A Breastfeeding Checklist: Are You Nursing Correctly?

Signs of Correct Nursing

  • Your baby’s mouth is open wide with lips turned out.
  • His chin and nose are resting against the breast.
  • He has taken as much of the areola as possible into his mouth.
  • He is suckling rhythmically and deeply, in short bursts separated by pauses.
  • You can hear him swallowing regularly.
  • Your nipple is comfortable after the first few suckles.

Signs of Incorrect Nursing

  • Your baby’s head is not in line with his body.
  • He is sucking on the nipple only, instead of suckling on the
    areola with the nipple far back in his mouth.
  • He is sucking in a light, quick, fluttery manner rather than taking deep, regular sucks.
  • His cheeks are puckered inward or you hear clicking noises.
  • You don’t hear him swallow regularly after your milk production has increased.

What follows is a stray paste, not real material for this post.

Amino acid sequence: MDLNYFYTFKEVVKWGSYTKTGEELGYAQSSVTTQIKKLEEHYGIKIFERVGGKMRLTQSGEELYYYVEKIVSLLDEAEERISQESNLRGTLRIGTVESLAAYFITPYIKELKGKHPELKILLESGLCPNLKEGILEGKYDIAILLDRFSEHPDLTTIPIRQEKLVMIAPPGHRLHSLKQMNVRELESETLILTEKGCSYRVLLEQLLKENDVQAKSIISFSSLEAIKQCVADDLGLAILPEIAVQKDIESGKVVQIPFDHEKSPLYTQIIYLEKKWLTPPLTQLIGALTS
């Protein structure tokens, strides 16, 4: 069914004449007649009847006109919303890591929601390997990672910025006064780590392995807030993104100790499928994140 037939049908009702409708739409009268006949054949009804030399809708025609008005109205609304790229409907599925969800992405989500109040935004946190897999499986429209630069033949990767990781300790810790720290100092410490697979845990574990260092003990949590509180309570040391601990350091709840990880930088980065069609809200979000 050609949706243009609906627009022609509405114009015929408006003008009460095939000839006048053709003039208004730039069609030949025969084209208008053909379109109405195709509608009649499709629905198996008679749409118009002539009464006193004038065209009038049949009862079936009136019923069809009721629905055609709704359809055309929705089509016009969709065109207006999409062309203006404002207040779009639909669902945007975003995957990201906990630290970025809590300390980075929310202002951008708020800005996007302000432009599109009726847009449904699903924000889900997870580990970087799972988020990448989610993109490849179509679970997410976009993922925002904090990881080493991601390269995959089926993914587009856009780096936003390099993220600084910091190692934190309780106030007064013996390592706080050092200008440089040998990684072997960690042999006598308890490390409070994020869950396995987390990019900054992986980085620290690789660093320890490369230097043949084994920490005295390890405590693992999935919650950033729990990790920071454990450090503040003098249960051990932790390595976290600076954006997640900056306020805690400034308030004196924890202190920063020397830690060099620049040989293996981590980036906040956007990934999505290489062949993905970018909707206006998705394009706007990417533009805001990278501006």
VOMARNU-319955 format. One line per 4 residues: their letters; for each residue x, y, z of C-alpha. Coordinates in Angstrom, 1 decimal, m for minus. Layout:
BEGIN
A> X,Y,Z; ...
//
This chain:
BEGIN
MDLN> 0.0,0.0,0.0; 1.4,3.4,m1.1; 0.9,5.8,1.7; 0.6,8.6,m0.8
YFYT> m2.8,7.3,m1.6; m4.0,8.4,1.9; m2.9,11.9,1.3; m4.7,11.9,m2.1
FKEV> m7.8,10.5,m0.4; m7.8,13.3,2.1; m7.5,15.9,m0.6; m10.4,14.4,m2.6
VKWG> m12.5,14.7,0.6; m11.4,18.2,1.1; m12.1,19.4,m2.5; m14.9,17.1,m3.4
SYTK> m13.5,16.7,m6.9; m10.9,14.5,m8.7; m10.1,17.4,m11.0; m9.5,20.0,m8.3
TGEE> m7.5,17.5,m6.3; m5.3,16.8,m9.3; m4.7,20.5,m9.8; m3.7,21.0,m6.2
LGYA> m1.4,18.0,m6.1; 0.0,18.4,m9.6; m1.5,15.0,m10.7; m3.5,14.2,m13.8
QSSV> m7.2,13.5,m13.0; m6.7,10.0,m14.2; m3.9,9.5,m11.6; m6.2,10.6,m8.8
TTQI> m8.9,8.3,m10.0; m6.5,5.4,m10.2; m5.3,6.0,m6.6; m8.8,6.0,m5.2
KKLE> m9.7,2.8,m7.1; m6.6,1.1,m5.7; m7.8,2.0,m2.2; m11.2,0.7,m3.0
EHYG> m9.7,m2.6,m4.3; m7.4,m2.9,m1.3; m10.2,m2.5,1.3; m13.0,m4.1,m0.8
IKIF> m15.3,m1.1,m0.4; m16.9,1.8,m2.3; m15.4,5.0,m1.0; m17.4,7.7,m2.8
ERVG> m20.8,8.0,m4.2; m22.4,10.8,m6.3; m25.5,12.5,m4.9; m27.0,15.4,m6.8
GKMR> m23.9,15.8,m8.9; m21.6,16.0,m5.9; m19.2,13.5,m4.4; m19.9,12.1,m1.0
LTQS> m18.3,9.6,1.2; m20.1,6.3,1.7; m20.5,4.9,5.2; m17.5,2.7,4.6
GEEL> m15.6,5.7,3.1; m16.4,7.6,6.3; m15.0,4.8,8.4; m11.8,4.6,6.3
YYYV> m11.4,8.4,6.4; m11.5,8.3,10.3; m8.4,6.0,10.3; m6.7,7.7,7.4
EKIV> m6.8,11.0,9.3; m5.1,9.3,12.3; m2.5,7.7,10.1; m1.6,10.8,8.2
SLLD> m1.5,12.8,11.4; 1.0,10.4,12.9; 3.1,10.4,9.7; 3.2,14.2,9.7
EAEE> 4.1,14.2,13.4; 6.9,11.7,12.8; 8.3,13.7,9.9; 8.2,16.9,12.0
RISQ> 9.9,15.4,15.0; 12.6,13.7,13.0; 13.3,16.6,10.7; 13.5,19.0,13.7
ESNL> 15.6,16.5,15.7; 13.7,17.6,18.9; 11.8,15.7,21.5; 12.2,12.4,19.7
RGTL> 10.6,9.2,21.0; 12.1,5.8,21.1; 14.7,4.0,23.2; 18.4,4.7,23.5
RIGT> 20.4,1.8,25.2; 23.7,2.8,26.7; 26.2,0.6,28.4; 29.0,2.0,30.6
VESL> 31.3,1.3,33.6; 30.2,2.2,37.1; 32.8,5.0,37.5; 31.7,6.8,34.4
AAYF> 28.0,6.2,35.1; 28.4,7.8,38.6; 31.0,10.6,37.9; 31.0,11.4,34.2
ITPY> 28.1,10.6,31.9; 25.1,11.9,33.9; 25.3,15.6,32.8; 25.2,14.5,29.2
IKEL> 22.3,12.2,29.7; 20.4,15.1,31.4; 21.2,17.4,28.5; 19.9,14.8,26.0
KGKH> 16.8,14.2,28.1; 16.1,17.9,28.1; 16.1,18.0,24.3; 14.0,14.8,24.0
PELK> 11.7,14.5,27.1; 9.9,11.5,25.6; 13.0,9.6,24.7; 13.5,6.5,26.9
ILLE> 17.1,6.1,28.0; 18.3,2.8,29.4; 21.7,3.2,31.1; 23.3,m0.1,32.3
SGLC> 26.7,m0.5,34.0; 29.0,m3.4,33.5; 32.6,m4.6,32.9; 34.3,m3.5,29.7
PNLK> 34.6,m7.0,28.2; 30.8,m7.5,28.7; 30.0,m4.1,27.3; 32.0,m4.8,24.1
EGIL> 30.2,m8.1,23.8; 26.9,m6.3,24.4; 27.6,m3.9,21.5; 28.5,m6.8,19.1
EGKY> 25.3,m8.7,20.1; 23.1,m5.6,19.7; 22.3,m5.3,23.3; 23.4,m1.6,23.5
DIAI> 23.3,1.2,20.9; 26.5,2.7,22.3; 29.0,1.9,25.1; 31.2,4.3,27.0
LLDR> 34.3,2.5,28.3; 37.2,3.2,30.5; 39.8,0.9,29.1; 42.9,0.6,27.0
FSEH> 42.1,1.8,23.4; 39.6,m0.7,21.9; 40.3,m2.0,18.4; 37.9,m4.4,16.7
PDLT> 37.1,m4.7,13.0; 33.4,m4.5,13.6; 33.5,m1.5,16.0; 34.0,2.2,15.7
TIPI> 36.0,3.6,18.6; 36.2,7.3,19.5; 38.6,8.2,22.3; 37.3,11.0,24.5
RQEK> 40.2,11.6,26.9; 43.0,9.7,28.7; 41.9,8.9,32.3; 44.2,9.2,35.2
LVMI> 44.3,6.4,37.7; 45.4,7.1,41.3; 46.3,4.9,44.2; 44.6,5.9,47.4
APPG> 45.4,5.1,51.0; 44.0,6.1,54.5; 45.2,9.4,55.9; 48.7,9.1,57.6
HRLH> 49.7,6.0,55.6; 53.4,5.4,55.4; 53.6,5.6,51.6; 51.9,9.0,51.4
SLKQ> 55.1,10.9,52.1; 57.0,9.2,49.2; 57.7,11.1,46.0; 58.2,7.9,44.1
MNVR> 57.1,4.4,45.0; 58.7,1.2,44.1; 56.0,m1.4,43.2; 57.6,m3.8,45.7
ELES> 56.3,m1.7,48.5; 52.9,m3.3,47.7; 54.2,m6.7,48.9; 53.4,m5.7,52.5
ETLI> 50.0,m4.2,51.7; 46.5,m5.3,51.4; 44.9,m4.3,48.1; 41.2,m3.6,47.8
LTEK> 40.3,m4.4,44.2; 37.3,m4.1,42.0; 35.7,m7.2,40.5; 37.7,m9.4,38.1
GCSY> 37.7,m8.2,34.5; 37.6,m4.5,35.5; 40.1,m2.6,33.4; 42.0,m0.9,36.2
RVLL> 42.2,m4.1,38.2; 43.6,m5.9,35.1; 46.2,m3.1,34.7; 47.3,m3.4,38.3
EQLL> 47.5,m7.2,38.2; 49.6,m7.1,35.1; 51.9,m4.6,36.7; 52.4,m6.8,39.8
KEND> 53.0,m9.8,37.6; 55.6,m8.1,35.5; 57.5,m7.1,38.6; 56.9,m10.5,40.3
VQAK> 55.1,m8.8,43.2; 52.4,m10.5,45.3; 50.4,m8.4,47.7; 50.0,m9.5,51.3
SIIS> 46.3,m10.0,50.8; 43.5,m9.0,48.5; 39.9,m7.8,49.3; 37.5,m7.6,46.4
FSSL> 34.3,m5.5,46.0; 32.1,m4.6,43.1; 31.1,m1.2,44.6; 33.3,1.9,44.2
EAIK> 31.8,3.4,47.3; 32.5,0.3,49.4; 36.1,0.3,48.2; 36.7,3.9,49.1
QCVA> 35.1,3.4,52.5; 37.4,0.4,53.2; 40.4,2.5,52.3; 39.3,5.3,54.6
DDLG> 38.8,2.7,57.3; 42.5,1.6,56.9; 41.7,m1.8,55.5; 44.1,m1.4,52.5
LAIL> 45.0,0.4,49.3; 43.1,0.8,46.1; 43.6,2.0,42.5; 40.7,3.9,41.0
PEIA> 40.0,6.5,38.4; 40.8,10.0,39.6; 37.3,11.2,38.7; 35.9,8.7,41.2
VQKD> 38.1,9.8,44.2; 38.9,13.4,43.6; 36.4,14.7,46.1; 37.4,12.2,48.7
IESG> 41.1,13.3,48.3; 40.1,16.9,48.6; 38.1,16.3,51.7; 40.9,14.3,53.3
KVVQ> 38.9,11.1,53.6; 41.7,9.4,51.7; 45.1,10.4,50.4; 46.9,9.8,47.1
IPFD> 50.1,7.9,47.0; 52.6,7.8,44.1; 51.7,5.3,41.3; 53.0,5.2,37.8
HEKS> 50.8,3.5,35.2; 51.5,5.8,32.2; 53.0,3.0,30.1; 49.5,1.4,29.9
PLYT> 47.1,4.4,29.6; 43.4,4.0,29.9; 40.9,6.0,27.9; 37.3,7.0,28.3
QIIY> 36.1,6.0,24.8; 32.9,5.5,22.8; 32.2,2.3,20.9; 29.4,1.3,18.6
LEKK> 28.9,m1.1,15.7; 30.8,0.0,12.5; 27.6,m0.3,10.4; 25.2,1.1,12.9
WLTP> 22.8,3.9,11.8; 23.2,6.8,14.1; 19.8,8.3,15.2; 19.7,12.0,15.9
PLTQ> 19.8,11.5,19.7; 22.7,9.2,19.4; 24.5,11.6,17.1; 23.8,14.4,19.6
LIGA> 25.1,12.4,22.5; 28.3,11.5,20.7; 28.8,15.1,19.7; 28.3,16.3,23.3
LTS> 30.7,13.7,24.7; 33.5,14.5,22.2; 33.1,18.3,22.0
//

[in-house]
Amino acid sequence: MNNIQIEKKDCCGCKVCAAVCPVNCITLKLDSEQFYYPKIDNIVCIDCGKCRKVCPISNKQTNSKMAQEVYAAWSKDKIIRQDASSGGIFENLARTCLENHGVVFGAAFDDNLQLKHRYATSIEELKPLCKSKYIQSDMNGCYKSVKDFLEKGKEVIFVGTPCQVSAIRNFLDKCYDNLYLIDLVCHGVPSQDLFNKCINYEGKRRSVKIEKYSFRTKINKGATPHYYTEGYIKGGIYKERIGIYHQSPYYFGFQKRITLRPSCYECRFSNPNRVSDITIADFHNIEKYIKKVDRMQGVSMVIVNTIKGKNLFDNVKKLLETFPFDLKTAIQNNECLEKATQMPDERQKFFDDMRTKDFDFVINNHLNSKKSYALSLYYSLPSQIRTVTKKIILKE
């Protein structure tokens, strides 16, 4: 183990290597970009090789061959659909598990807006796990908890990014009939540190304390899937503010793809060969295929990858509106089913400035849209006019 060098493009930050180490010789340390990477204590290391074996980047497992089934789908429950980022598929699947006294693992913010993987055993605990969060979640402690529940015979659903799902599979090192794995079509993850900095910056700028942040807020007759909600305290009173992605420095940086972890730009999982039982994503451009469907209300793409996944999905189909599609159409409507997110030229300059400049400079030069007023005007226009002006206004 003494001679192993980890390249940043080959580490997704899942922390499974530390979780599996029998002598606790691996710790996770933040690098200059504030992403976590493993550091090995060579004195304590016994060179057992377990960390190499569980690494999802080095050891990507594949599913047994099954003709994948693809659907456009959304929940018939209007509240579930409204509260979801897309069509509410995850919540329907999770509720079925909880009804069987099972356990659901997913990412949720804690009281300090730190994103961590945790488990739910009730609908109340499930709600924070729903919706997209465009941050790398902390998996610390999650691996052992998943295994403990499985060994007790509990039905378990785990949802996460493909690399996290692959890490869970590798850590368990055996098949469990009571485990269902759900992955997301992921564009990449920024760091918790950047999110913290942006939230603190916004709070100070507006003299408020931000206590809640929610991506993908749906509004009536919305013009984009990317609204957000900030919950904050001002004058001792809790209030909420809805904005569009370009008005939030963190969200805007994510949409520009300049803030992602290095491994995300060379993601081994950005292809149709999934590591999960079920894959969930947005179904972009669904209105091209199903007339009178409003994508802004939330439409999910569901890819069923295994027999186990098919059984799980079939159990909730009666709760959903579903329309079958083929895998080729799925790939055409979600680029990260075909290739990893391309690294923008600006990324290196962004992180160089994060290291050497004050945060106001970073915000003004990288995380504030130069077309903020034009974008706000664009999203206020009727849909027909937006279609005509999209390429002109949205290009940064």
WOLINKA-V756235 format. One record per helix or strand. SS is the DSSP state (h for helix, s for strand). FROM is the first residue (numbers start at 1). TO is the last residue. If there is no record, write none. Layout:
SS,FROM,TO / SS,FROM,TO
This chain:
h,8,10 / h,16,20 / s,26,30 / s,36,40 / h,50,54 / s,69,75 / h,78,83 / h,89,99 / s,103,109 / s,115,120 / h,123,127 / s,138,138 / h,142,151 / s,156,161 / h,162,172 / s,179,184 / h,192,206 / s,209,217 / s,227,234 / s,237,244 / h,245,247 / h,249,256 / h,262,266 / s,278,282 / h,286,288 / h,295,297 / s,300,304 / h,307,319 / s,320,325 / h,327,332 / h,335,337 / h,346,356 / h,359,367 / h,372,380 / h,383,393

• You experience pain throughout the feed or have signs of nipple damage (such as cracking or bleeding).
Last Updated
New Mother’s Guide to Breastfeeding, 2nd Edition (Copyright © 2011 American Academy of Pediatrics)

How to Nurse on an Airplane

How to Nurse on an Airplane

 Nursing an infant on an airplane presents its own unique set of challenges. Especially if your baby’s car seat is in the window seat, you are in the middle seat, and a complete stranger is on the aisle encroaching on your shared armrest (which, as you know, is not just hypothetical), breastfeeding comfortably may seem like an oxymoron. Here are a few suggestions that can really help.


If the flight is short or you find yourself uncomfortably close to your seatmate, nursing on just one side while saving the other for when you get off the plane may be an acceptable option.

At an Angle

Close quarters can greatly limit a breastfeeding mother’s chance of privacy. Simply angling your body so that you’re facing the window before trying to breastfeed can help minimize your degree of exposure.